Illustration by Phil Younk
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Based on the Gospel of Matthew 4:12-23
Time continues to move on. After his baptism by John the Baptist, followed by 40 days spent in prayer in the desert, and then John’s imprisonment, Jesus leaves Nazareth to begin his public ministry of teaching, preaching, and healing – not in large cities like Jerusalem, Alexandria or Athens but in the little fishing village of Capernaum along the Sea of Galilee. Jesus proclaims, “Repent, for the kingdom of heaven is at hand.” Throngs of people gather to listen and follow him.
From St. John’s Gospel last week Sunday, we know Jesus previously met and spent time with the four apostles whom he will call suddenly in this Sunday’s Gospel. Jesus and the four apostles gradually got to know and trust each other before Jesus reveals his identity as the Messiah and calls them to full-time discipleship.
In today’s Gospel, Jesus is walking along the seashore and sees two fishermen, Simon Peter and his brother Andrew, casting their nets to catch fish. He calls out to them, “Come, after me and I will make you fishers of men.” They leave their nets and follow Jesus.
Further along the shore Jesus sees James and John who are in a boat mending nets with their father Zebedee. He calls out to them, too. They leave their father in the boat with the hired men and follow Jesus.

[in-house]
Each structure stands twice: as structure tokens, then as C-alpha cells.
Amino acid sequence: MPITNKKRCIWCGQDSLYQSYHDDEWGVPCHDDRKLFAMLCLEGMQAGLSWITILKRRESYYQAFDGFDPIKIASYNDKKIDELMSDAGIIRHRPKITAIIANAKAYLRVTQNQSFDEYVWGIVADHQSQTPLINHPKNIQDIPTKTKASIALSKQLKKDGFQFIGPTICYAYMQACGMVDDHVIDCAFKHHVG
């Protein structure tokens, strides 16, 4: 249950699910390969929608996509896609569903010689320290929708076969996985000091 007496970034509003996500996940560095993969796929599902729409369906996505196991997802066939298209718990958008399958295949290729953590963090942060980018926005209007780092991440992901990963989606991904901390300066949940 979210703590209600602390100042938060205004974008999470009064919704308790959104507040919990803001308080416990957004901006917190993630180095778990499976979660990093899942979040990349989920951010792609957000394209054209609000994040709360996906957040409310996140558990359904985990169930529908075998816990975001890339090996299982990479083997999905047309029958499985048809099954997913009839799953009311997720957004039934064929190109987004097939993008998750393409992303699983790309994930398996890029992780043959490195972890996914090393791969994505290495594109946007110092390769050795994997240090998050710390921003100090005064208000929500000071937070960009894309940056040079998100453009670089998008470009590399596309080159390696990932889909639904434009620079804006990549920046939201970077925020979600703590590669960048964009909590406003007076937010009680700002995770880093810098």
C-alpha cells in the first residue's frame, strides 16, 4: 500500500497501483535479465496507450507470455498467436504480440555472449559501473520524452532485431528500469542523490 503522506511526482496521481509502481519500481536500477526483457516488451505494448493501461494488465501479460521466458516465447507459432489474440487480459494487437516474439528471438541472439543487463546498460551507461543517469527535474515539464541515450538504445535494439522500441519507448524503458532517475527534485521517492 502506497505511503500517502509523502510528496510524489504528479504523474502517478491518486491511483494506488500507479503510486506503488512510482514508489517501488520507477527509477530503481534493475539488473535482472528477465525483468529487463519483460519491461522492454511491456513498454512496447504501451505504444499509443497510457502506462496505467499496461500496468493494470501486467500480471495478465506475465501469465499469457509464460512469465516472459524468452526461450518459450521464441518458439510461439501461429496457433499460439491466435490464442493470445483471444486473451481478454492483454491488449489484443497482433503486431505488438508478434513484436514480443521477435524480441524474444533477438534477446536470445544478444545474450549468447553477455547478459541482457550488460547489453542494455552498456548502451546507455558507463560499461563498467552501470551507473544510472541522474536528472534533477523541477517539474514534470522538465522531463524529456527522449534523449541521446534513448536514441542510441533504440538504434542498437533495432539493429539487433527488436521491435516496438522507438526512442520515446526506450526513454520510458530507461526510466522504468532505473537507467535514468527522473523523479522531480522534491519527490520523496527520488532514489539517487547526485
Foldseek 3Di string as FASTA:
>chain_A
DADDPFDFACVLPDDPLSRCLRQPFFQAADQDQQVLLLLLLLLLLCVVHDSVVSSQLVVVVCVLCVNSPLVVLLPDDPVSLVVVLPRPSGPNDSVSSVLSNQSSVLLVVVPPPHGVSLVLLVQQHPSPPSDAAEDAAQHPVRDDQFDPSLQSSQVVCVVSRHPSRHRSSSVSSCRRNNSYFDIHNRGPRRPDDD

How quickly they all responded. There were no interviews, no job descriptions, no salary – just Jesus’ promise they will catch “bigger fish.” They know the kind of life Jesus is calling them to and they are willing to accept it. They drop everything and leave their families and the fishing business – boats, nets, crews and an important, thriving industry – to follow Jesus.
These two sets of brothers are the first followers of Jesus, but also Jesus’ first apostles (from the Greek word “apostolos” which means a person who is “sent,” a messenger). What did Jesus mean when he said, “I will make you fishers of men”? Growing in their love for Jesus, the apostles will help carry on his work, spread the teachings of Jesus, and talk about God’s great love for all people, heal the sick and forgive sins. People will learn to know, to love and to follow Jesus.
Just as for the apostles, nothing is more important for us than following Jesus. We don’t need to leave anyone or anything. Jesus says, “Come after me. Spend time with me in prayer, come to Mass and listen to my Word and visit me in the Blessed Sacrament.” We can follow Jesus right where we are by the way we live – by being obedient to God’s rules; by being good, kind, and helpful; by sharing; by helping the poor and sick; by visiting the lonely – using our talents and abilities to love God and others. By our words and actions we can bring others to Jesus. Jesus continues to call, “Come after me.”